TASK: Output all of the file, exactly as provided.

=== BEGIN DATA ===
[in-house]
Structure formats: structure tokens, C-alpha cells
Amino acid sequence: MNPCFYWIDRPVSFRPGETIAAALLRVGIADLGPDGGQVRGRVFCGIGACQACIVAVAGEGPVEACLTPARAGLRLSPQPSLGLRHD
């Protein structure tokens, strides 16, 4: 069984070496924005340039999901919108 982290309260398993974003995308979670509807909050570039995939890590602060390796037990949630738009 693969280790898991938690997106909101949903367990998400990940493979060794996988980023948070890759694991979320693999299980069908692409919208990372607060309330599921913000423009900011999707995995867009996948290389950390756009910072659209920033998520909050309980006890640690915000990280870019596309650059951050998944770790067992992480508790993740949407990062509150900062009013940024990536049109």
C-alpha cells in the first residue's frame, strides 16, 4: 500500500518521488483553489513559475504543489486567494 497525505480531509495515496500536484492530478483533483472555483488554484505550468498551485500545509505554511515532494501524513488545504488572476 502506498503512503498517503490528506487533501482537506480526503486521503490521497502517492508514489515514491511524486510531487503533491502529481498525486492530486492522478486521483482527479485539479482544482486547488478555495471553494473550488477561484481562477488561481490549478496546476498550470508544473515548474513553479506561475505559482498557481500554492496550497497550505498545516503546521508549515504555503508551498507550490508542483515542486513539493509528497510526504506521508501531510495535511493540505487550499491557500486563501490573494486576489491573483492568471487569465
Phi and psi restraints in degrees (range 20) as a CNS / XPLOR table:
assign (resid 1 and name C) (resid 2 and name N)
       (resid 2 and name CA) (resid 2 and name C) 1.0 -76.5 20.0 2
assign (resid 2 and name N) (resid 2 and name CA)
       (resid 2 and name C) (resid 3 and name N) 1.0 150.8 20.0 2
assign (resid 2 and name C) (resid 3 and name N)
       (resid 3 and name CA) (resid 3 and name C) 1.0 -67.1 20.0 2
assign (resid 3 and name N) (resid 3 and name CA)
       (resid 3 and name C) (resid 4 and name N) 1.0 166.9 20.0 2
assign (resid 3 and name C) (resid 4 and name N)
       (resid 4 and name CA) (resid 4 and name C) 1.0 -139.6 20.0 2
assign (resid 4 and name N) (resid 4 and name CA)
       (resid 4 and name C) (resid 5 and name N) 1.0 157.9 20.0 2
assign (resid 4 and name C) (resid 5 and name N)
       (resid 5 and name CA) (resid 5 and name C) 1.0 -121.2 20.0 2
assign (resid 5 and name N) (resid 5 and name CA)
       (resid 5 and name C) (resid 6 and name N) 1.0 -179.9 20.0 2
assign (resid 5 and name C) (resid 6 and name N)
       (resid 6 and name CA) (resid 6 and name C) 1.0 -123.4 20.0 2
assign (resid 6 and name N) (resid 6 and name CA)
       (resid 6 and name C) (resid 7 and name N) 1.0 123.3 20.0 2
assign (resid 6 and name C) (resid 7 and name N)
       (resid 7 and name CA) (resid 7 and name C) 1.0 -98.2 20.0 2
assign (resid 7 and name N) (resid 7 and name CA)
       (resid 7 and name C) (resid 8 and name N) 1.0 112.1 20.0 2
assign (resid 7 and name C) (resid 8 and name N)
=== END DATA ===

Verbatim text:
[in-house]
Structure formats: structure tokens, C-alpha cells
Amino acid sequence: MNPCFYWIDRPVSFRPGETIAAALLRVGIADLGPDGGQVRGRVFCGIGACQACIVAVAGEGPVEACLTPARAGLRLSPQPSLGLRHD
């Protein structure tokens, strides 16, 4: 069984070496924005340039999901919108 982290309260398993974003995308979670509807909050570039995939890590602060390796037990949630738009 693969280790898991938690997106909101949903367990998400990940493979060794996988980023948070890759694991979320693999299980069908692409919208990372607060309330599921913000423009900011999707995995867009996948290389950390756009910072659209920033998520909050309980006890640690915000990280870019596309650059951050998944770790067992992480508790993740949407990062509150900062009013940024990536049109």
C-alpha cells in the first residue's frame, strides 16, 4: 500500500518521488483553489513559475504543489486567494 497525505480531509495515496500536484492530478483533483472555483488554484505550468498551485500545509505554511515532494501524513488545504488572476 502506498503512503498517503490528506487533501482537506480526503486521503490521497502517492508514489515514491511524486510531487503533491502529481498525486492530486492522478486521483482527479485539479482544482486547488478555495471553494473550488477561484481562477488561481490549478496546476498550470508544473515548474513553479506561475505559482498557481500554492496550497497550505498545516503546521508549515504555503508551498507550490508542483515542486513539493509528497510526504506521508501531510495535511493540505487550499491557500486563501490573494486576489491573483492568471487569465
Phi and psi restraints in degrees (range 20) as a CNS / XPLOR table:
assign (resid 1 and name C) (resid 2 and name N)
       (resid 2 and name CA) (resid 2 and name C) 1.0 -76.5 20.0 2
assign (resid 2 and name N) (resid 2 and name CA)
       (resid 2 and name C) (resid 3 and name N) 1.0 150.8 20.0 2
assign (resid 2 and name C) (resid 3 and name N)
       (resid 3 and name CA) (resid 3 and name C) 1.0 -67.1 20.0 2
assign (resid 3 and name N) (resid 3 and name CA)
       (resid 3 and name C) (resid 4 and name N) 1.0 166.9 20.0 2
assign (resid 3 and name C) (resid 4 and name N)
       (resid 4 and name CA) (resid 4 and name C) 1.0 -139.6 20.0 2
assign (resid 4 and name N) (resid 4 and name CA)
       (resid 4 and name C) (resid 5 and name N) 1.0 157.9 20.0 2
assign (resid 4 and name C) (resid 5 and name N)
       (resid 5 and name CA) (resid 5 and name C) 1.0 -121.2 20.0 2
assign (resid 5 and name N) (resid 5 and name CA)
       (resid 5 and name C) (resid 6 and name N) 1.0 -179.9 20.0 2
assign (resid 5 and name C) (resid 6 and name N)
       (resid 6 and name CA) (resid 6 and name C) 1.0 -123.4 20.0 2
assign (resid 6 and name N) (resid 6 and name CA)
       (resid 6 and name C) (resid 7 and name N) 1.0 123.3 20.0 2
assign (resid 6 and name C) (resid 7 and name N)
       (resid 7 and name CA) (resid 7 and name C) 1.0 -98.2 20.0 2
assign (resid 7 and name N) (resid 7 and name CA)
       (resid 7 and name C) (resid 8 and name N) 1.0 112.1 20.0 2
assign (resid 7 and name C) (resid 8 and name N)